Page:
This one is different because it’s kid. An obsessive tale of my own Rosebud, not a child’s sled or (IRL spoiler alert) Marion Davies’, uh, sacred ladybutton, but cashmere-lined sized hand-stitched gloves in the finest, most meltingly soft kid leather.
There are certain things Hermès was justifiably renowned for. I used to work with a French count. He didn’t use his title, but he liked to wear purple socks from papal tailor Gammarelli and red socks which he once admitted to buying from Hermès. I can’t imagine what value Hermès adds to sockmaking, but in gloves, as in other leathergoods, it had – has – few equals, both in quality of materials and quality of workmanship.
It was twenty years ago and my first visit to the Hermès flagship that led me to what, before loss, was a Platonic ideal not of gloves but of luxury itself: simply black leather gloves from an endless selection, perfectly sized to fit my hand, silkily soft and lined in dense cashmere. With the coyness that accompanies the fait accompli of an inner decision to purchase I asked, but will they last? “Of course,” came the answer, “c’est du chevreau.” They’re kid. I did not know then how rare it was to have each of these different elements realized to perfection… until years later an evening in New York swallowed them up and they went, presumably, to that limbo where even our most materialistic dreams and illusions retire. Or the glove compartment of some cabbie.
As with other possessions I’ve fetishized about in this space, my gloves represented more than just the physical sum of their parts – and in fact were the first item to lead me down the seductive path of my search for the meaning of beautiful things. My search to replace them (with, finally, the gloves pictured above from Lavabre-Cadet via Aubercy) brought home the following ideas, relevant to nice gloves and perhaps more broadly to nice clothing as well.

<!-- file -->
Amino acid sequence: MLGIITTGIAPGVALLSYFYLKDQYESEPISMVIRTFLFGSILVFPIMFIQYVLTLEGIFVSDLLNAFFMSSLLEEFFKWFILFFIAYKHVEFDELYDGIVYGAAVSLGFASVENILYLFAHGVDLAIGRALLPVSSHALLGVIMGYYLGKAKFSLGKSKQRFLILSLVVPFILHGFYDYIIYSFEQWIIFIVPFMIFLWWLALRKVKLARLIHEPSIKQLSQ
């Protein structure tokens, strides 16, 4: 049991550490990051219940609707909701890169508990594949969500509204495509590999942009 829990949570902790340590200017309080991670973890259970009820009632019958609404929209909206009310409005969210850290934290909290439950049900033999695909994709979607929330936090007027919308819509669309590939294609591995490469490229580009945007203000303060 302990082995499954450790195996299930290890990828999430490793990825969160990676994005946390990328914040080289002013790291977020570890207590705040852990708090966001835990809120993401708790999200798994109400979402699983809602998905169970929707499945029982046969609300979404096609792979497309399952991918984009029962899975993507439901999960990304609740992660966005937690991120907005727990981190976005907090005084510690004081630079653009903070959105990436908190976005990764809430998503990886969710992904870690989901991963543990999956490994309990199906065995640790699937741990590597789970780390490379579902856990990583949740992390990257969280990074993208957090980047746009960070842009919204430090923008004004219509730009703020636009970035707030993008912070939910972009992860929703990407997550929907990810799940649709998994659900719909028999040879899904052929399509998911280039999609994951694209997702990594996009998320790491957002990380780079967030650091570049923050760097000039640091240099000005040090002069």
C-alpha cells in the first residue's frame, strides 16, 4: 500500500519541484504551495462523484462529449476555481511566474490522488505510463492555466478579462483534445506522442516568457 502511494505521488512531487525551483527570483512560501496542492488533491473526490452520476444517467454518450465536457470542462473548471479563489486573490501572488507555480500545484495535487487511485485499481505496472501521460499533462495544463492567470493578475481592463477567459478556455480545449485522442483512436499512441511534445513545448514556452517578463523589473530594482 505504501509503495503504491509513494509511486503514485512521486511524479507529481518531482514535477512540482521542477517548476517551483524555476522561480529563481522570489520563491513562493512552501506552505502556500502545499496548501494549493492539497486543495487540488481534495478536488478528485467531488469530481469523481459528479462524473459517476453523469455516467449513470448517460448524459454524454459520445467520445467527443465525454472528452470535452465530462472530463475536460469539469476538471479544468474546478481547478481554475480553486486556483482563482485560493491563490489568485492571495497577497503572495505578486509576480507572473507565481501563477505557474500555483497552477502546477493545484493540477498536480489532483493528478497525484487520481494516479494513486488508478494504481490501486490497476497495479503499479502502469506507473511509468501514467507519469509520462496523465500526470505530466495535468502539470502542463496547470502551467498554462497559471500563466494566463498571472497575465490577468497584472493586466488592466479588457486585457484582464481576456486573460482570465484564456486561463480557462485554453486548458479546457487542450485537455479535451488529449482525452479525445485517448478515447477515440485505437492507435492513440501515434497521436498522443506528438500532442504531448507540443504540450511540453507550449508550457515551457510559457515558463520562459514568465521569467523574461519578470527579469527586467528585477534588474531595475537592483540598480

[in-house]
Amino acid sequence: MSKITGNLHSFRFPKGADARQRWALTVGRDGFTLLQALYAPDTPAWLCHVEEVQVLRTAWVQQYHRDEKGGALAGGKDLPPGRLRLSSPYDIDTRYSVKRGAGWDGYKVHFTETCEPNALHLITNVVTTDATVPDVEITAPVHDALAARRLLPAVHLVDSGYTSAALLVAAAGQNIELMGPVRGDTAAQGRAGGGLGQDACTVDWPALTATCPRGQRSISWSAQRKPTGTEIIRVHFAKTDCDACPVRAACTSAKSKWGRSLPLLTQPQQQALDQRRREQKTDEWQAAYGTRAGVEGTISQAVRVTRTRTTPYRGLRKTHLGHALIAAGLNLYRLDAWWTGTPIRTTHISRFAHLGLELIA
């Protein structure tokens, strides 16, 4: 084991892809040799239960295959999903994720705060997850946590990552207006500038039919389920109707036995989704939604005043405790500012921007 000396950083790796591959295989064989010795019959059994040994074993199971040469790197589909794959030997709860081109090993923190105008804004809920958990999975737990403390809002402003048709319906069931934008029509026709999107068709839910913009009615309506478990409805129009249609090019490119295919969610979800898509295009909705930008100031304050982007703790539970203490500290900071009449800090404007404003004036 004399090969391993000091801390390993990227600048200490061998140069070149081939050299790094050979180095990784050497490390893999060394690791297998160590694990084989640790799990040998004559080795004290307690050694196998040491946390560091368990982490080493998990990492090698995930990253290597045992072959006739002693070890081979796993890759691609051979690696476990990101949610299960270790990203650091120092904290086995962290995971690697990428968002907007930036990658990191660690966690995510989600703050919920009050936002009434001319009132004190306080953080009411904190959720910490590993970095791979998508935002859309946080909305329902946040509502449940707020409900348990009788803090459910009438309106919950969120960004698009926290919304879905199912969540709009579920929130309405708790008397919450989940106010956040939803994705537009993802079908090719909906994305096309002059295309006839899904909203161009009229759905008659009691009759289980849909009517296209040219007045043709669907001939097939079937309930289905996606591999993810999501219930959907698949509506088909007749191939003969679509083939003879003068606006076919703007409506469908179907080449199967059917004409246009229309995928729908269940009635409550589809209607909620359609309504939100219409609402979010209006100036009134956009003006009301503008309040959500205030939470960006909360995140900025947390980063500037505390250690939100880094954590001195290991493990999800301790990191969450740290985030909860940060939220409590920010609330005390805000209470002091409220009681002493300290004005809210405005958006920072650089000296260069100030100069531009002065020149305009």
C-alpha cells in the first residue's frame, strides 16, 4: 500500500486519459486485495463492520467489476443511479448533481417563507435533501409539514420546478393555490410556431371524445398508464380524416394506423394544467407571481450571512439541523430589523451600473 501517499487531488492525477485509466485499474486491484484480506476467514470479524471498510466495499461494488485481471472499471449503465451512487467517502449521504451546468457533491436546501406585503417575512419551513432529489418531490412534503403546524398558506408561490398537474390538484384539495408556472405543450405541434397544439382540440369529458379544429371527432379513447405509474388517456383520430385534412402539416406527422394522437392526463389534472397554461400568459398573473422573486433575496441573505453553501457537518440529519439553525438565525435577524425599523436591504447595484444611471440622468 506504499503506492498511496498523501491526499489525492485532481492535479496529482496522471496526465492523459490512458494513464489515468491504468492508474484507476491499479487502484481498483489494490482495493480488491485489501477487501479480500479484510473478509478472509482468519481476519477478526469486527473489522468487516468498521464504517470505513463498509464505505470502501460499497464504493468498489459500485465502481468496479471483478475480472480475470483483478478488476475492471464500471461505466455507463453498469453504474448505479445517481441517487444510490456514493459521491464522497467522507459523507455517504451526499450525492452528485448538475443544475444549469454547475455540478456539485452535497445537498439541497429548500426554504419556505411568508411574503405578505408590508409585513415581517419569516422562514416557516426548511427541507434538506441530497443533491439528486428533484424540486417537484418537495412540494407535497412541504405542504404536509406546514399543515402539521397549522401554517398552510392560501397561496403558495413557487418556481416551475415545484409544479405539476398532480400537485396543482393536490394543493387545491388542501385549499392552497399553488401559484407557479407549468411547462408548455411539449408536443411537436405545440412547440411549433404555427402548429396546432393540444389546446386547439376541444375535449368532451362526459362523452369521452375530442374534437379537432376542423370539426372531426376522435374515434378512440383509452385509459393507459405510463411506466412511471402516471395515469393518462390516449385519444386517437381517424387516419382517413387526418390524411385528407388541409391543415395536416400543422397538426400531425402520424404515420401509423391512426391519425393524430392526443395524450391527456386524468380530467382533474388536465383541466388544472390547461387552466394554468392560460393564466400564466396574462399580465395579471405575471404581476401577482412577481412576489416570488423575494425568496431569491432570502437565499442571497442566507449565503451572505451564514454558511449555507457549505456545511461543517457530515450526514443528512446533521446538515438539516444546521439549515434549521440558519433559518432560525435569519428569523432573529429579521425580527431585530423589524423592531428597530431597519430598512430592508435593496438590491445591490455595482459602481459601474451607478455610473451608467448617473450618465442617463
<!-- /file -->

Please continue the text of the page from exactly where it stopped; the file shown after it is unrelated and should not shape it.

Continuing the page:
The myth of fungibility. There’s a popular idea on the internet, and likely in real life, that whatever some specialist maker or brand charges a lot of money for can be made far more cheaply by someone else. This presumes that the same materials are available to just about anyone, and that the same level of workmanship can be found in easily discoverable cheaper makers. In point of fact, though, that’s not always the case. Most makers don’t use kid, instead using lambskin or nappa calf, which are soft but not as luxuriously soft as good kid. This was the case with Causse, Dent’s, and a host of others. I had resolved to find sized gloves hand-stitched in kid leather of the same quality as those I had lost, lined in cashmere. As such, the gloves I sought differed from those created by the excellent Merola of Rome, which makes the elegant gloves in the ASW store as well as a faaabulous silk-lined pair in mauve nappa leather that I bought from Marc Guyot in Paris. The genial Alberto Merola regretfully informed me that his company preferred not to work in kid. However, as I also learned, nor is all kidskin equal. Sermoneta of Rome sold me kidskin gloves whose leather was almost as mediocre as their stitching. Madova of Florence was much better and excellent value, but not quite as fine as my lost French original. And I learned that the French don’t all carry good kidskin when I saw the crumply kid numbers from Maison Fabre and forgettable machine-stitched versions at Gants Muriel, one of two historic glove shops in Paris (the other being Hélion, which didn’t carry kid gloves for men). Unlike suiting fabrics, which have a number of top suppliers happy to furnish any good tailor with their wares, the quality of leather I sought was not readily available.